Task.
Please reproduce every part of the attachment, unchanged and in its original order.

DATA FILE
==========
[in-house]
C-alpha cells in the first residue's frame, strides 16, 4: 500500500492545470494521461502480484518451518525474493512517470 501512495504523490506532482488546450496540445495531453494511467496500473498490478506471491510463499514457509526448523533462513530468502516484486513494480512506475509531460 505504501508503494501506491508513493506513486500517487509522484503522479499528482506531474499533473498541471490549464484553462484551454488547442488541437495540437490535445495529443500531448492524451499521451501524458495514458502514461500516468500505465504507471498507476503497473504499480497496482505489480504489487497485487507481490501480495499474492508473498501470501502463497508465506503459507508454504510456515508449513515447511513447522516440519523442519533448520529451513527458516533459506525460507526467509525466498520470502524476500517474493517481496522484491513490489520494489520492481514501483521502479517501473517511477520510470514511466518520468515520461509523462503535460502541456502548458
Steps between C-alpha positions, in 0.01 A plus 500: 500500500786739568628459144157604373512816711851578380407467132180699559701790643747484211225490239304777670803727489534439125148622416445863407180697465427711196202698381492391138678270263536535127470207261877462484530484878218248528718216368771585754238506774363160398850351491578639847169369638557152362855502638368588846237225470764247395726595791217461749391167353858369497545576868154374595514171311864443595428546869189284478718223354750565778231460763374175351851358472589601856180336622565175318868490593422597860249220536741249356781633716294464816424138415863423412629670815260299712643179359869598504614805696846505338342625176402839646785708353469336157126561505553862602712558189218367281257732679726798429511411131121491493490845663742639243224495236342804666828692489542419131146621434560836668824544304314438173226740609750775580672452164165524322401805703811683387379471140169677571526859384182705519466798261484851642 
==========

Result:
[in-house]
C-alpha cells in the first residue's frame, strides 16, 4: 500500500492545470494521461502480484518451518525474493512517470 501512495504523490506532482488546450496540445495531453494511467496500473498490478506471491510463499514457509526448523533462513530468502516484486513494480512506475509531460 505504501508503494501506491508513493506513486500517487509522484503522479499528482506531474499533473498541471490549464484553462484551454488547442488541437495540437490535445495529443500531448492524451499521451501524458495514458502514461500516468500505465504507471498507476503497473504499480497496482505489480504489487497485487507481490501480495499474492508473498501470501502463497508465506503459507508454504510456515508449513515447511513447522516440519523442519533448520529451513527458516533459506525460507526467509525466498520470502524476500517474493517481496522484491513490489520494489520492481514501483521502479517501473517511477520510470514511466518520468515520461509523462503535460502541456502548458
Steps between C-alpha positions, in 0.01 A plus 500: 500500500786739568628459144157604373512816711851578380407467132180699559701790643747484211225490239304777670803727489534439125148622416445863407180697465427711196202698381492391138678270263536535127470207261877462484530484878218248528718216368771585754238506774363160398850351491578639847169369638557152362855502638368588846237225470764247395726595791217461749391167353858369497545576868154374595514171311864443595428546869189284478718223354750565778231460763374175351851358472589601856180336622565175318868490593422597860249220536741249356781633716294464816424138415863423412629670815260299712643179359869598504614805696846505338342625176402839646785708353469336157126561505553862602712558189218367281257732679726798429511411131121491493490845663742639243224495236342804666828692489542419131146621434560836668824544304314438173226740609750775580672452164165524322401805703811683387379471140169677571526859384182705519466798261484851642 